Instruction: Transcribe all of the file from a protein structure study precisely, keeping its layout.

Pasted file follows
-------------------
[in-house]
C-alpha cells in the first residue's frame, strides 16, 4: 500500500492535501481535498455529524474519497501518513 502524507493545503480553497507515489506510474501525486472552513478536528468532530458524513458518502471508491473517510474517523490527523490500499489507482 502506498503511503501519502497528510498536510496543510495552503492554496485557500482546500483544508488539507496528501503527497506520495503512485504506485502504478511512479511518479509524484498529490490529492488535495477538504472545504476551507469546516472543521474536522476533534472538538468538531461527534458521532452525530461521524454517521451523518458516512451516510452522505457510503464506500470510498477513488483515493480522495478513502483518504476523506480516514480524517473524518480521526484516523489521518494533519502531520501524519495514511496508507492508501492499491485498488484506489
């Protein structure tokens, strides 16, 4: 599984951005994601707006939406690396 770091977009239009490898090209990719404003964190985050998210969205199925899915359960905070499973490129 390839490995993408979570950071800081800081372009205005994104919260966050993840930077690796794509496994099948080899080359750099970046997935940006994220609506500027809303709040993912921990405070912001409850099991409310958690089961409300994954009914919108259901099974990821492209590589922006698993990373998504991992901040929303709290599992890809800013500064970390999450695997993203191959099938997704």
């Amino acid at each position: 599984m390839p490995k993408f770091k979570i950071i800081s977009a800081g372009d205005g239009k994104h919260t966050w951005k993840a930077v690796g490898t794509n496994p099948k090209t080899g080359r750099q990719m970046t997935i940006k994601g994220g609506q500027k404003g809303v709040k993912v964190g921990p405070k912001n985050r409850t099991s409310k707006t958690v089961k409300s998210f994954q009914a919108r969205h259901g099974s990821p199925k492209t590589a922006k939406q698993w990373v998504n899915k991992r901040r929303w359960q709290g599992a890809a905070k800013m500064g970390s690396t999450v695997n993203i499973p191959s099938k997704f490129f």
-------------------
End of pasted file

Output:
[in-house]
C-alpha cells in the first residue's frame, strides 16, 4: 500500500492535501481535498455529524474519497501518513 502524507493545503480553497507515489506510474501525486472552513478536528468532530458524513458518502471508491473517510474517523490527523490500499489507482 502506498503511503501519502497528510498536510496543510495552503492554496485557500482546500483544508488539507496528501503527497506520495503512485504506485502504478511512479511518479509524484498529490490529492488535495477538504472545504476551507469546516472543521474536522476533534472538538468538531461527534458521532452525530461521524454517521451523518458516512451516510452522505457510503464506500470510498477513488483515493480522495478513502483518504476523506480516514480524517473524518480521526484516523489521518494533519502531520501524519495514511496508507492508501492499491485498488484506489
């Protein structure tokens, strides 16, 4: 599984951005994601707006939406690396 770091977009239009490898090209990719404003964190985050998210969205199925899915359960905070499973490129 390839490995993408979570950071800081800081372009205005994104919260966050993840930077690796794509496994099948080899080359750099970046997935940006994220609506500027809303709040993912921990405070912001409850099991409310958690089961409300994954009914919108259901099974990821492209590589922006698993990373998504991992901040929303709290599992890809800013500064970390999450695997993203191959099938997704």
């Amino acid at each position: 599984m390839p490995k993408f770091k979570i950071i800081s977009a800081g372009d205005g239009k994104h919260t966050w951005k993840a930077v690796g490898t794509n496994p099948k090209t080899g080359r750099q990719m970046t997935i940006k994601g994220g609506q500027k404003g809303v709040k993912v964190g921990p405070k912001n985050r409850t099991s409310k707006t958690v089961k409300s998210f994954q009914a919108r969205h259901g099974s990821p199925k492209t590589a922006k939406q698993w990373v998504n899915k991992r901040r929303w359960q709290g599992a890809a905070k800013m500064g970390s690396t999450v695997n993203i499973p191959s099938k997704f490129f």